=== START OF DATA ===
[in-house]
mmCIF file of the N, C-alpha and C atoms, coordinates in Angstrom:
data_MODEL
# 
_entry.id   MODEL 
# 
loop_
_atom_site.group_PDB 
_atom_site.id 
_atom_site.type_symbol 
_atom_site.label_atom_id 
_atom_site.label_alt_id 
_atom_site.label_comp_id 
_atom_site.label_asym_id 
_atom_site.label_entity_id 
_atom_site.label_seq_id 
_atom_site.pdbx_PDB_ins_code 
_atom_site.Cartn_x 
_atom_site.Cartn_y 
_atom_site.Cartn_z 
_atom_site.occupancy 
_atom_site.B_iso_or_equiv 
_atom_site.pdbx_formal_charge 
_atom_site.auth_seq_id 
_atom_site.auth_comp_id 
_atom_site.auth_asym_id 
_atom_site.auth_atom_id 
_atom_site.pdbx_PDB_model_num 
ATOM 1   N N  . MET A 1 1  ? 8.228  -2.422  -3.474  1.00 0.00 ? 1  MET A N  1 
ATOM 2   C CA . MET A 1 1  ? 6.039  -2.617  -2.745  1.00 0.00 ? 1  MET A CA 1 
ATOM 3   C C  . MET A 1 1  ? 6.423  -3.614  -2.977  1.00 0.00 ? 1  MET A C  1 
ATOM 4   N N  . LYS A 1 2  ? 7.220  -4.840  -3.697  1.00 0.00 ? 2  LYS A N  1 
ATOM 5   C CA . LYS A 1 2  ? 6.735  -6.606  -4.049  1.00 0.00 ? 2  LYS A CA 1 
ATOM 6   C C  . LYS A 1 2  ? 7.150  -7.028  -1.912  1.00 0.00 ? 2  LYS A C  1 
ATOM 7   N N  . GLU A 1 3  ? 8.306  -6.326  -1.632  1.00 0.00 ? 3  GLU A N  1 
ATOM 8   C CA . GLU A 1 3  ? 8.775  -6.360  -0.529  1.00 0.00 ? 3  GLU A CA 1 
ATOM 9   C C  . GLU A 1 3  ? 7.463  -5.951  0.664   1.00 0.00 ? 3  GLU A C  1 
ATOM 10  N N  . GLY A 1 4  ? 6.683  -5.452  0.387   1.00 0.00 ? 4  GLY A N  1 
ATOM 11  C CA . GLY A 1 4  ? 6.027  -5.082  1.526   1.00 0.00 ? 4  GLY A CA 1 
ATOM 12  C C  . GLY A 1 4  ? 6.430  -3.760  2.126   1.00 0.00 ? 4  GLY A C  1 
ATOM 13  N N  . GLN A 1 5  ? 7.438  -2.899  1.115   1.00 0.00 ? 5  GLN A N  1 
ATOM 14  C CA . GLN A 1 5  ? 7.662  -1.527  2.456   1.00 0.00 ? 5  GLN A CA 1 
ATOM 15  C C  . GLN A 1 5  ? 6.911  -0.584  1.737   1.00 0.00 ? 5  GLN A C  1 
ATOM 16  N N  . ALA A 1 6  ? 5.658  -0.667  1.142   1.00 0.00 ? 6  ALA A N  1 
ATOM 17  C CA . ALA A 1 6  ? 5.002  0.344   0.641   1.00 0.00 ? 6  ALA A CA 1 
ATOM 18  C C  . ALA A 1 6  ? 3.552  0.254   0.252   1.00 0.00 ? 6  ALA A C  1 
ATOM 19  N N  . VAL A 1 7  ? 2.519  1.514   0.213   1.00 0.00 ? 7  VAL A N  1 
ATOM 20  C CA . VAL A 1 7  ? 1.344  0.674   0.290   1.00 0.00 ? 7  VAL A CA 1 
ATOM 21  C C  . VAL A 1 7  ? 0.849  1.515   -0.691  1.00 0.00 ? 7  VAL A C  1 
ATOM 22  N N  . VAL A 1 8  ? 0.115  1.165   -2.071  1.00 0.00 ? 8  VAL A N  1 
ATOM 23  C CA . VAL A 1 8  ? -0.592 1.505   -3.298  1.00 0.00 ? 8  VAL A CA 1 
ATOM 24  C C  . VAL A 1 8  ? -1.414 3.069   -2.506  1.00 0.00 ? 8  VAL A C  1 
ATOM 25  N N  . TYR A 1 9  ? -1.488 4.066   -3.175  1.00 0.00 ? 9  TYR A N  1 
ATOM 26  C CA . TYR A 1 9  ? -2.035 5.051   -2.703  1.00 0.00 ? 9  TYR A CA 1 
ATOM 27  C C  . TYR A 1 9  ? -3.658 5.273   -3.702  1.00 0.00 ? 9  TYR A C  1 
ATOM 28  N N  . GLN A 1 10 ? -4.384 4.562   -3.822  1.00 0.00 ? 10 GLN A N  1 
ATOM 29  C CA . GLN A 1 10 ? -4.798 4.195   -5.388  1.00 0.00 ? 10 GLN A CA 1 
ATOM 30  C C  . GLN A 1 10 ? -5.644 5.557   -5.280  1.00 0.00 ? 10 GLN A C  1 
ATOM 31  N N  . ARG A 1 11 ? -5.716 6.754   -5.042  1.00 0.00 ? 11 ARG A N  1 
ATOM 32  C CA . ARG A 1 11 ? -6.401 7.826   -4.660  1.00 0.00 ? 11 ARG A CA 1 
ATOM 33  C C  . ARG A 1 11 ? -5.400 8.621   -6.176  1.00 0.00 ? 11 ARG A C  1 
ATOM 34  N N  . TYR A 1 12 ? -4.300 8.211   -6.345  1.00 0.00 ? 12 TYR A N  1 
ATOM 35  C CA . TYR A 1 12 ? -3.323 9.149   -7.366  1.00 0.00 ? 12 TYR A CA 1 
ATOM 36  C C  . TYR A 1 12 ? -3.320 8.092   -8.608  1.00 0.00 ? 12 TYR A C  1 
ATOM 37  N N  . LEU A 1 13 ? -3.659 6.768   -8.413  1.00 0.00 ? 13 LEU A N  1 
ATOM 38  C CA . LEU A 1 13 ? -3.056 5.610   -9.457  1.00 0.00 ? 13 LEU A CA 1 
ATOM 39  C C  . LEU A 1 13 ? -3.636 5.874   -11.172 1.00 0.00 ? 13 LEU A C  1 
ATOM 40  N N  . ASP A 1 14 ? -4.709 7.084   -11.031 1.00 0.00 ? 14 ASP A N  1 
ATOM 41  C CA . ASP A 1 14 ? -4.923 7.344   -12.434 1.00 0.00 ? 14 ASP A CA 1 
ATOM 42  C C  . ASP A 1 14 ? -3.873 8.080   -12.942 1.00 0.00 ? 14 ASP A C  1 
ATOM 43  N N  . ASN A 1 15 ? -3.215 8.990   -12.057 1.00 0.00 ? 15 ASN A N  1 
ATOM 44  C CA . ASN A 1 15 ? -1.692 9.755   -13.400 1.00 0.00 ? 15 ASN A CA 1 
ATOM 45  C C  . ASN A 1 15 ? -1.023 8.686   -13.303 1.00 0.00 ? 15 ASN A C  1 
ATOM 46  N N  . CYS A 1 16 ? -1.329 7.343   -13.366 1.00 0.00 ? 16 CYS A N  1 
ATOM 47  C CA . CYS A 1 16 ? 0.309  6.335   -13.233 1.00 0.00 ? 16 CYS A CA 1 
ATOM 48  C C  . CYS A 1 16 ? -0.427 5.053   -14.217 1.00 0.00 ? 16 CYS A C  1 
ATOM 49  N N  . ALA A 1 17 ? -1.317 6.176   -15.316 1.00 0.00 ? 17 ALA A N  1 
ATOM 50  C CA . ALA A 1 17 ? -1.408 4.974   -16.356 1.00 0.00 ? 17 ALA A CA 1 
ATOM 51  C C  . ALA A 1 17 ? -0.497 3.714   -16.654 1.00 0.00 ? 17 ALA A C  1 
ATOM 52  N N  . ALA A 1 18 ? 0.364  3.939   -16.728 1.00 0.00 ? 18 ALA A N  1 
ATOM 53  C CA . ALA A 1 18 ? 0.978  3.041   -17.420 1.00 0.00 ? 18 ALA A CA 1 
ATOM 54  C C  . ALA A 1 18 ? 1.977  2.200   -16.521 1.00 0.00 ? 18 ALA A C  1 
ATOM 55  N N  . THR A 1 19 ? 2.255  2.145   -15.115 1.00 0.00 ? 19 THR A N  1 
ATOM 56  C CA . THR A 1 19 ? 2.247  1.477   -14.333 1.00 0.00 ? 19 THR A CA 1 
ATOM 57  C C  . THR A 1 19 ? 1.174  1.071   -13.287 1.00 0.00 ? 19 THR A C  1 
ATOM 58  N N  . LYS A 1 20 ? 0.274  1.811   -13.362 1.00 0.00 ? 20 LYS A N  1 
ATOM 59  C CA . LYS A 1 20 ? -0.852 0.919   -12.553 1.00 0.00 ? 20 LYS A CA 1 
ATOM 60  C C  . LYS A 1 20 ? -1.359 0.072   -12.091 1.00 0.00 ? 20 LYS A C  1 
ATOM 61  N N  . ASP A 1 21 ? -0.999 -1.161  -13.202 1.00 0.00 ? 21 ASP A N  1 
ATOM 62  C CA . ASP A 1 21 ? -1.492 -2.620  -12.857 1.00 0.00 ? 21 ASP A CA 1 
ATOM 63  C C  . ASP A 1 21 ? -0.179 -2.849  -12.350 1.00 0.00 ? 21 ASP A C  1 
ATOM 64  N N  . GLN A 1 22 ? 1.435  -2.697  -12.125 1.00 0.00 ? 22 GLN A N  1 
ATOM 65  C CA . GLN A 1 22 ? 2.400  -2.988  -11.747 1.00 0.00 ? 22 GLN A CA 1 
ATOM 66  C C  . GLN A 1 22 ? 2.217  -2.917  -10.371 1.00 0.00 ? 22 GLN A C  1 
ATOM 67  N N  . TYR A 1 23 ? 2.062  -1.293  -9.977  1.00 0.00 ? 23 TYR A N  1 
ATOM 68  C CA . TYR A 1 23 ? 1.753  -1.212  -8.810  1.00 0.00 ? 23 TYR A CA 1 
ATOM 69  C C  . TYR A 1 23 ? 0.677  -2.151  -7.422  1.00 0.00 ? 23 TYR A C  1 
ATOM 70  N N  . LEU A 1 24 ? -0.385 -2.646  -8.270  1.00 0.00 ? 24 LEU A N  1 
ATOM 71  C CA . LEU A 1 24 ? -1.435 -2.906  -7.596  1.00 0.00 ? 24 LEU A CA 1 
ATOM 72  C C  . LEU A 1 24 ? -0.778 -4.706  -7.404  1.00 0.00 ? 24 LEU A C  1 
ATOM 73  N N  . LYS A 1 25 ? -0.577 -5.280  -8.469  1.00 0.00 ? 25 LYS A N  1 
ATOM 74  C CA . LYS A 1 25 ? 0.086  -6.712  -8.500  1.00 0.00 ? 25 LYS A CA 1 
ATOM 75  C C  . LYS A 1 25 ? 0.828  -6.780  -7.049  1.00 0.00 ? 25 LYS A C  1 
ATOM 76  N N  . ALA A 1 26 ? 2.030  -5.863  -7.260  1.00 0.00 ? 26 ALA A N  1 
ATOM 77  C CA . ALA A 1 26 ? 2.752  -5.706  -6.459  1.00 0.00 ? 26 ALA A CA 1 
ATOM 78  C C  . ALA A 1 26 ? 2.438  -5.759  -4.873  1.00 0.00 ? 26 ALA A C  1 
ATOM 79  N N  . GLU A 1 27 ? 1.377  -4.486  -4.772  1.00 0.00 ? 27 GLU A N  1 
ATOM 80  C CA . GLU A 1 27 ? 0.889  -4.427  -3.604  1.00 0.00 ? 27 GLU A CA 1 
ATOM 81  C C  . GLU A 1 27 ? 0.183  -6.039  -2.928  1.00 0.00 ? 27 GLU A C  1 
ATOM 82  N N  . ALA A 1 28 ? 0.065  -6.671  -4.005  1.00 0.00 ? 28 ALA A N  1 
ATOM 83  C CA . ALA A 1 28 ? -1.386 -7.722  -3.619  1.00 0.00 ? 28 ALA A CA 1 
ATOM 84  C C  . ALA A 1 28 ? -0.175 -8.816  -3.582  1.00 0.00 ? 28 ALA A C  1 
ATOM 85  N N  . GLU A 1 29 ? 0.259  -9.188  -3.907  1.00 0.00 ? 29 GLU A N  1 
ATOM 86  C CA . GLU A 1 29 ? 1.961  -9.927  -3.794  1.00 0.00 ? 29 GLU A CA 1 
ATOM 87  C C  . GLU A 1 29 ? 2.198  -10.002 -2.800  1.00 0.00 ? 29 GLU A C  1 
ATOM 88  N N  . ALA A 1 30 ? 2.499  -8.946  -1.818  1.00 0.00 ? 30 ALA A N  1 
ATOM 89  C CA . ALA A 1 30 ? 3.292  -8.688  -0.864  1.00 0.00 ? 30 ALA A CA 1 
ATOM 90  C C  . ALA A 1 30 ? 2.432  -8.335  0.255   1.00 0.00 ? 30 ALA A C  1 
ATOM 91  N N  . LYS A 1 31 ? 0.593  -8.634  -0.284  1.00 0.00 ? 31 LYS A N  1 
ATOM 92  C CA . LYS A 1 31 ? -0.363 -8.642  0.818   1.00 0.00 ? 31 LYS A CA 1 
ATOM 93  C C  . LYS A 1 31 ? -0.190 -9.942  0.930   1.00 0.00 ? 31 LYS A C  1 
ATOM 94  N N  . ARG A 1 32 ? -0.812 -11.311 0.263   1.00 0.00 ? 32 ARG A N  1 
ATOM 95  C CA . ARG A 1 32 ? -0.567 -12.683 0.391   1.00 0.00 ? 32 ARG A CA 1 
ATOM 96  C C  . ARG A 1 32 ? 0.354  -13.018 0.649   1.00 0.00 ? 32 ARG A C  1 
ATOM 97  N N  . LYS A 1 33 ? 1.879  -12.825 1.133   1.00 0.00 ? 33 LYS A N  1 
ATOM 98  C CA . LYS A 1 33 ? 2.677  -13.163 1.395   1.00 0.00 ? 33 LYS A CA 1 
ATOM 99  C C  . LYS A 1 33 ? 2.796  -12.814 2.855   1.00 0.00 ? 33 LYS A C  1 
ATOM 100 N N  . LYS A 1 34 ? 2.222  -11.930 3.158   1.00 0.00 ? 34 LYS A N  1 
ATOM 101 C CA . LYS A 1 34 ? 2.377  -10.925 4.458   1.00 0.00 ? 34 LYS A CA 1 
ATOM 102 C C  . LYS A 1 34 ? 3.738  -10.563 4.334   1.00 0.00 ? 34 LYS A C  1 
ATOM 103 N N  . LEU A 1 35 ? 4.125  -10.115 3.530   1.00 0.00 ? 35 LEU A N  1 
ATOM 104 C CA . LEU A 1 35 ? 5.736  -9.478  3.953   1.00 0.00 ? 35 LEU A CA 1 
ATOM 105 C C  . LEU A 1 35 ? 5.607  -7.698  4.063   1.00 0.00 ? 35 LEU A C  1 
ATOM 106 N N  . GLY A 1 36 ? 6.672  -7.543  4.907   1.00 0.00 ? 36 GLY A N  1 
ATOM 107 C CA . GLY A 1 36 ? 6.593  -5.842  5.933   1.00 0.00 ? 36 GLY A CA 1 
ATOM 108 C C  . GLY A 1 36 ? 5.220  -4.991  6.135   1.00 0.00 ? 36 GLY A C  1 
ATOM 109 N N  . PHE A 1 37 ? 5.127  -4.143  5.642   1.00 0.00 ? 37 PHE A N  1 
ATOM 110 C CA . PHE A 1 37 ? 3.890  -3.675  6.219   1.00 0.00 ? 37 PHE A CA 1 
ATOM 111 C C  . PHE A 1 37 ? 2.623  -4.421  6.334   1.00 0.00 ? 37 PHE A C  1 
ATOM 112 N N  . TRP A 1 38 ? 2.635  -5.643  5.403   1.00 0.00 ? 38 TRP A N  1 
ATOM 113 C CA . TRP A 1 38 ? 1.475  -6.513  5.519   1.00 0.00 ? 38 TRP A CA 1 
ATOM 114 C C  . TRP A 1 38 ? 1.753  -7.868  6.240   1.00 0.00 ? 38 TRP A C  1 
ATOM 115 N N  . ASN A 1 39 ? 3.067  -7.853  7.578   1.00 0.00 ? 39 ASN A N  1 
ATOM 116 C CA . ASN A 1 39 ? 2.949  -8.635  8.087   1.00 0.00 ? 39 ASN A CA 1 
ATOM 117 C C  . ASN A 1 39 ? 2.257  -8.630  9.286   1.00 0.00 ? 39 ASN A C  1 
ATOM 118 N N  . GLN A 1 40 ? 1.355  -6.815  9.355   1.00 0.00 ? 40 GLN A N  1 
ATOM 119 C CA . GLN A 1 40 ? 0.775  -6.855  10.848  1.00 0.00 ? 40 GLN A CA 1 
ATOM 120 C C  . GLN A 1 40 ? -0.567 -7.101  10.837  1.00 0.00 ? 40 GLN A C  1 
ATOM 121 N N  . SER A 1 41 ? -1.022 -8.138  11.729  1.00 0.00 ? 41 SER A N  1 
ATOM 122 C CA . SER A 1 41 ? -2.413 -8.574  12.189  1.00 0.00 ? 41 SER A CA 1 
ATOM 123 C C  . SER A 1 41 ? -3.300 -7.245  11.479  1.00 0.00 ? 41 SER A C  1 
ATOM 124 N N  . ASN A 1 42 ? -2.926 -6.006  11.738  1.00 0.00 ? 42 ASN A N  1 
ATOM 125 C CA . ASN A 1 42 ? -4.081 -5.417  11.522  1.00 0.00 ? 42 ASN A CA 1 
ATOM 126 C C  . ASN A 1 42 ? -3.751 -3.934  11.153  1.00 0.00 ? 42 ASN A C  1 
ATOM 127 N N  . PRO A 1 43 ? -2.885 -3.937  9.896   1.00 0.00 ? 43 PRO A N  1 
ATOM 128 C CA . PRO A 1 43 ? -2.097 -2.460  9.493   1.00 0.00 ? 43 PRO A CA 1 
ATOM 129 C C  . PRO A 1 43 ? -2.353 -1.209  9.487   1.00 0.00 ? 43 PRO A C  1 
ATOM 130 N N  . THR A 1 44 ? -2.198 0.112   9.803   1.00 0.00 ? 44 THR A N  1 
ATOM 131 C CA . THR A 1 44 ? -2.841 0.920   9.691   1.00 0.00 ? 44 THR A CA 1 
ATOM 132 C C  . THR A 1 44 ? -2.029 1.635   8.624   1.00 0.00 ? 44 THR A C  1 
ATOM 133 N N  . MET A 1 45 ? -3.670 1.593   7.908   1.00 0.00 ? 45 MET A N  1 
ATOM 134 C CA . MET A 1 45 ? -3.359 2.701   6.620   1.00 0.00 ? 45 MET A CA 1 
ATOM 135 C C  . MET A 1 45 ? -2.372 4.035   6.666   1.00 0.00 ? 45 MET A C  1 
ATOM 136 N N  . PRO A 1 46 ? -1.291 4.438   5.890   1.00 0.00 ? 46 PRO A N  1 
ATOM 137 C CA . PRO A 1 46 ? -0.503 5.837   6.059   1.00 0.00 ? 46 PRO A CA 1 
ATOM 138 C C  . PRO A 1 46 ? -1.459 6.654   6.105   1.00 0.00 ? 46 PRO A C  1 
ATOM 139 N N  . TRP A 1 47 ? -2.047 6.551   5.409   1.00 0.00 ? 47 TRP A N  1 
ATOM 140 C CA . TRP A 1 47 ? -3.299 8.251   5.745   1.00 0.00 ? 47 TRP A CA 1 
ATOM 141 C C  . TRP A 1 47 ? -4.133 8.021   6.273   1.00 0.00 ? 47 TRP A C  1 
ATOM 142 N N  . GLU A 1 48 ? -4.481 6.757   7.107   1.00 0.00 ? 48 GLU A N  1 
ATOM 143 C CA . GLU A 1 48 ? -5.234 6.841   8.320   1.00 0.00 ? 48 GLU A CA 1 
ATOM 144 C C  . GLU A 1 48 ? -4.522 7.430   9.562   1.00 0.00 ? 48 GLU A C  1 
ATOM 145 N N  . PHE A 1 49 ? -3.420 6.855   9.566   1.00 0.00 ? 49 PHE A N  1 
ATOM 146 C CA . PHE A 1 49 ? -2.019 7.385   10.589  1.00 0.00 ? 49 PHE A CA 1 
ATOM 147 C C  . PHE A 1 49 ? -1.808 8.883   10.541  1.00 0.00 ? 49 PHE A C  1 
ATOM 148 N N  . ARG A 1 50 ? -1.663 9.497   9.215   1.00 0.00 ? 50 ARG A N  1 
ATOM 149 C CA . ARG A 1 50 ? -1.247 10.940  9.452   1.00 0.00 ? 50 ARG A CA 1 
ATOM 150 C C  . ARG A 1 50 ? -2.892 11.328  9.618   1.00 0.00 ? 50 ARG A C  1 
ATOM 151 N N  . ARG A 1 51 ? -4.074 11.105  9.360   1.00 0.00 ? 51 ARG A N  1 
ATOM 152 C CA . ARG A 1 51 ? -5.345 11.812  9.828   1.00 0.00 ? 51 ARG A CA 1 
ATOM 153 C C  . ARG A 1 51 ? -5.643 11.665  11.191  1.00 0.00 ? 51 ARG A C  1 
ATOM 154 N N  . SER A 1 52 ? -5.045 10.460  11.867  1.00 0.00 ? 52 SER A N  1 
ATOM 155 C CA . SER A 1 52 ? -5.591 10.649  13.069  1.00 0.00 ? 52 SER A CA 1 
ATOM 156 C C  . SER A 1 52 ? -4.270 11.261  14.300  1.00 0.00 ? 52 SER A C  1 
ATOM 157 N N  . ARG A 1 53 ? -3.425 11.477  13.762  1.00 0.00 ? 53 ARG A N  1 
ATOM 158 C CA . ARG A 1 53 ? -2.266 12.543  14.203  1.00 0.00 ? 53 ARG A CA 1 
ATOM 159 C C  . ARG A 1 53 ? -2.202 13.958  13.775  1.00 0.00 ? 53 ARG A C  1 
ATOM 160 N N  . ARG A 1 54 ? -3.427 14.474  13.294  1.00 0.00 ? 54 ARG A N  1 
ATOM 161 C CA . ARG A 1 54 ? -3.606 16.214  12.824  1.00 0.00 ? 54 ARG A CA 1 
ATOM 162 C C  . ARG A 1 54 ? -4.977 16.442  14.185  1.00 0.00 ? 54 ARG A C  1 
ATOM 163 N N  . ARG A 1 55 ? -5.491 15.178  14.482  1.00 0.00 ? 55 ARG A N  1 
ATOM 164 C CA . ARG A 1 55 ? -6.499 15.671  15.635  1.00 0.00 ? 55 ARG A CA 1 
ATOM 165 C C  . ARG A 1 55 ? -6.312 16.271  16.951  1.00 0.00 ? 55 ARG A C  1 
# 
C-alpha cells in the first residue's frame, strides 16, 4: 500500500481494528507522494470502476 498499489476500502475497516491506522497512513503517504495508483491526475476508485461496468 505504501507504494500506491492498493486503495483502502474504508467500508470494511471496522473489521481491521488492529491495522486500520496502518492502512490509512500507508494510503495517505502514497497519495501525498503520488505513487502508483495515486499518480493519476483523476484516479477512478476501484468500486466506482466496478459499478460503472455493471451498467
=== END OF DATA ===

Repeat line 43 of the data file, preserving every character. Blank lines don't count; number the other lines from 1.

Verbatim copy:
ATOM 15  C C  . GLN A 1 5  ? 6.911  -0.584  1.737   1.00 0.00 ? 5  GLN A C  1 